Thompson, W. F., Schellenberg, E. G., and Husain, G. (2001). Arousal, mood, and the Mozart effect. Psychological Science, 12, 248-251.
Watt, B. and Groves, R. (1993). Perceived exertion - antecedents and applications. Sports Medicine, 15, 225-241.
WordIQ (2006). On-line encyclopaedia. Available at: http://www.wordiq.com [Accessed: 10 June 2006]
Information about this Article
Peer-review ratings (from 3 reviews, where a score of 100 represents the ‘average’ level):
Originality = 248.94, importance = 227.07, overall quality = 234.57
This Article was published on 27th November, 2007 at 11:10:40 and has been viewed 35434 times.
This work is licensed under a Creative Commons Attribution 2.5 License.
The full citation for this Article is:|
Elliott, D. (2007). Music During Exercise: Does Tempo Influence Psychophysical Responses?. PHILICA.COM Article number 110.
1 Peer review [reviewer #187] added 27th November, 2007 at 12:56:25
I thought this was a well-conceived and executed study. It begins with a clear, logical approach to disentangling two competing hypotheses and proceeds logically with tight experimental design and data analysis. The conclusions seem appropriate given the data.
The only slight issue seems to have been with the ratings of arousal. May I suggest that if the study is replicated, the subjective ratings of arousal should be supplemented or replaced with more objective measures. Might it be possible to use a heart-rate monitor to assess physiological arousal? If not, there may be other ways of objectively assessing arousal through, for instance, cortisol levels measured from saliva. Such measures should make the results even clearer.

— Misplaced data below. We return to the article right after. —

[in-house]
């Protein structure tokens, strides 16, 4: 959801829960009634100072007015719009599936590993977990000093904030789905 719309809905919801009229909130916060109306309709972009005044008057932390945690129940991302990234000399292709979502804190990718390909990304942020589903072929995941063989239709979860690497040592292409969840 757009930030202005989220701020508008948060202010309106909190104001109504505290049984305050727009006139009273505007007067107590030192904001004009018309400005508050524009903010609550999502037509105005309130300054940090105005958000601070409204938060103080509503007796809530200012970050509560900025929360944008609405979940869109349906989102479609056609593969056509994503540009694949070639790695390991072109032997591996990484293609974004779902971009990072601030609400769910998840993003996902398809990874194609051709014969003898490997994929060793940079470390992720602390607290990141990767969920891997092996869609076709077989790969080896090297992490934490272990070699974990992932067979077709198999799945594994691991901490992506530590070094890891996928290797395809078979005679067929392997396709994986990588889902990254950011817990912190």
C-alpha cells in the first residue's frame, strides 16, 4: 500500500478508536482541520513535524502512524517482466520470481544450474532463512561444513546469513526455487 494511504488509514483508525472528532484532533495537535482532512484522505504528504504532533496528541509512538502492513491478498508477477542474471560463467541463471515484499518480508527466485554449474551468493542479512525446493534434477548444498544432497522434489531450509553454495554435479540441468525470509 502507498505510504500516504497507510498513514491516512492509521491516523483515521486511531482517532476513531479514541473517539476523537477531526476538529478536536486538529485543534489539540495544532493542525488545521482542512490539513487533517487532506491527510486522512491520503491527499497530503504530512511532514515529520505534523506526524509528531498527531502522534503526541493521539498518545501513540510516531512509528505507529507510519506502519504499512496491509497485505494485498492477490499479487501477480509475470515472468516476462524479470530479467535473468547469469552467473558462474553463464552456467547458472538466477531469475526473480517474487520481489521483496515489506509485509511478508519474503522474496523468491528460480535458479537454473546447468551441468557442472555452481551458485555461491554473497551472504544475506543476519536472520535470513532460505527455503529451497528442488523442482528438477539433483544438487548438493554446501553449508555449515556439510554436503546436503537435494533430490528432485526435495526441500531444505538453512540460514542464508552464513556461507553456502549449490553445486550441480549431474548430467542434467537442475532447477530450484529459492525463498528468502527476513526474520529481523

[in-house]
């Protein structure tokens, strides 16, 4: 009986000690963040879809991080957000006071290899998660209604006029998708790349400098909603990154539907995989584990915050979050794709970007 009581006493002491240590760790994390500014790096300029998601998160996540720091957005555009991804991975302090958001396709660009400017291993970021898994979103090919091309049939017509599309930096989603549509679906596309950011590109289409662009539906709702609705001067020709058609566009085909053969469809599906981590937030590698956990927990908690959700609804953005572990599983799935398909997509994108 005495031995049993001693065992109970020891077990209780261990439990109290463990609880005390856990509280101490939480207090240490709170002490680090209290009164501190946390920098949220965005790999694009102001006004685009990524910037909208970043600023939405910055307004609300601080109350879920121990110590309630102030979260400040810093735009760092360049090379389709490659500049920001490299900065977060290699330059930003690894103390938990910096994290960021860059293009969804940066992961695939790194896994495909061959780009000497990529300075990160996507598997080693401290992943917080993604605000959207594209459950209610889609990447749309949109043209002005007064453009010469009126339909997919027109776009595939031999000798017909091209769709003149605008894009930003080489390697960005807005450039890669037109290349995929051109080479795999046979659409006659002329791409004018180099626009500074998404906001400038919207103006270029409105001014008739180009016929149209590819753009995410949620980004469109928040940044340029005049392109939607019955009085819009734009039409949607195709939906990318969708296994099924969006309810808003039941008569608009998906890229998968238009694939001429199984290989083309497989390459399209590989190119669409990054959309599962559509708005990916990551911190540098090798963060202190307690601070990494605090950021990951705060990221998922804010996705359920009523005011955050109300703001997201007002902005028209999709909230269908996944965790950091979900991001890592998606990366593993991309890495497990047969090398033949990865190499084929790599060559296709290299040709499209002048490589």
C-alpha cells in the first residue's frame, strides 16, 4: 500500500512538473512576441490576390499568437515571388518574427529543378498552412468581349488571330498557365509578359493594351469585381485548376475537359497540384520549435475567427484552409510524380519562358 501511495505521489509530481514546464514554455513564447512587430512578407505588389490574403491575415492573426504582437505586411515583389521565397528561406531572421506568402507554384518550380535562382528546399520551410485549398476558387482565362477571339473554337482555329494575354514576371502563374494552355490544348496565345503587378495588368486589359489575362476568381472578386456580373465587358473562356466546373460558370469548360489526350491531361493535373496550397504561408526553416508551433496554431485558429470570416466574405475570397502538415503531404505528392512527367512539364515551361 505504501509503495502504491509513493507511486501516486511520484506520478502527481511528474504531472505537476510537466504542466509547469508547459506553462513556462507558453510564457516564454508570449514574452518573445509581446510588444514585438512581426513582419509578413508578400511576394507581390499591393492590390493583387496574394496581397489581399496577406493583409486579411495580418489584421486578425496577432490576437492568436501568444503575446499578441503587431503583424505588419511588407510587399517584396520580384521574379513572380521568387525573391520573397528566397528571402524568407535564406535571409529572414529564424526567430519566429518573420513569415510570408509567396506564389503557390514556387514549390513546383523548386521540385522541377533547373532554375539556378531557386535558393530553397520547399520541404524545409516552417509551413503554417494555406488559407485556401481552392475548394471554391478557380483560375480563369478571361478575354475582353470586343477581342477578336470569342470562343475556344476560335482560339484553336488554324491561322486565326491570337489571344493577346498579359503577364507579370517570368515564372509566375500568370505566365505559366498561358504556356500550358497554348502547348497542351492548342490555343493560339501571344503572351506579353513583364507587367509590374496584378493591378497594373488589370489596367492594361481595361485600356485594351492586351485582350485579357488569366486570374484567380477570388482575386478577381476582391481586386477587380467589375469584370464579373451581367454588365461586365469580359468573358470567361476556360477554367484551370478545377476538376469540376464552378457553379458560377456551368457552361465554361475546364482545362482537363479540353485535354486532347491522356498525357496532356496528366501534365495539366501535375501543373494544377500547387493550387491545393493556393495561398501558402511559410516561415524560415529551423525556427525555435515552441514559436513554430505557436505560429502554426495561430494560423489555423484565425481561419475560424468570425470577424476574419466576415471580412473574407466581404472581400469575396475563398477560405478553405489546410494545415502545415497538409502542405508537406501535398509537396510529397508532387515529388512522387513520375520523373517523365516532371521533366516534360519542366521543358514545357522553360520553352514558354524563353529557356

Originality: 6, Importance: 6, Overall quality: 6
2 Peer review [reviewer #296] added 27th November, 2007 at 16:03:02
I think it’s well written and tells a nice story. There is some evidence for arousal as a function of bpm I think.
The previous reviewer has suggested alternative methods of measuring arousal, and I agree that cortisol levels may be useful. I ama ware of cortisol levels rising with arousal in members of the fire-service before ‘shouts’ for instance. You might also look at developing a pen-and-paper test that would allow you to assess this in more detail, and combine this with biological measures such as heart rate or cardio-vascular function.
I enjoyed your article very much indeed.
Originality: 6, Importance: 6, Overall quality: 6
3 added 27th November, 2007 at 17:22:51
In response to the two previous reviews regarding physiological measures of arousal. The use of HR is mentioned in the method section, the argument for ommision being that if music increases exercise intensity then it is very likely that any HR response will be indicitive o exercise intensity rather than arousal. As i understand it, the same is also true of cortisol. thus the decision to use a psychological measure. I am now aware that meaure used was probably not the best one, but again, ther was method behind the madness.
4 Peer review [reviewer #76713] added 5th July, 2016 at 16:29:58
the research has been very comprehensively written. The construction of research paper was very good. The importance points were clearly explained.
the research has been very comprehensively written. The construction of research paper was very good. The importance points were clearly explained.
the research has been very comprehensively written. The construction of research paper was very good. The importance points were clearly explained.
Originality: 6, Importance: 7, Overall quality: 6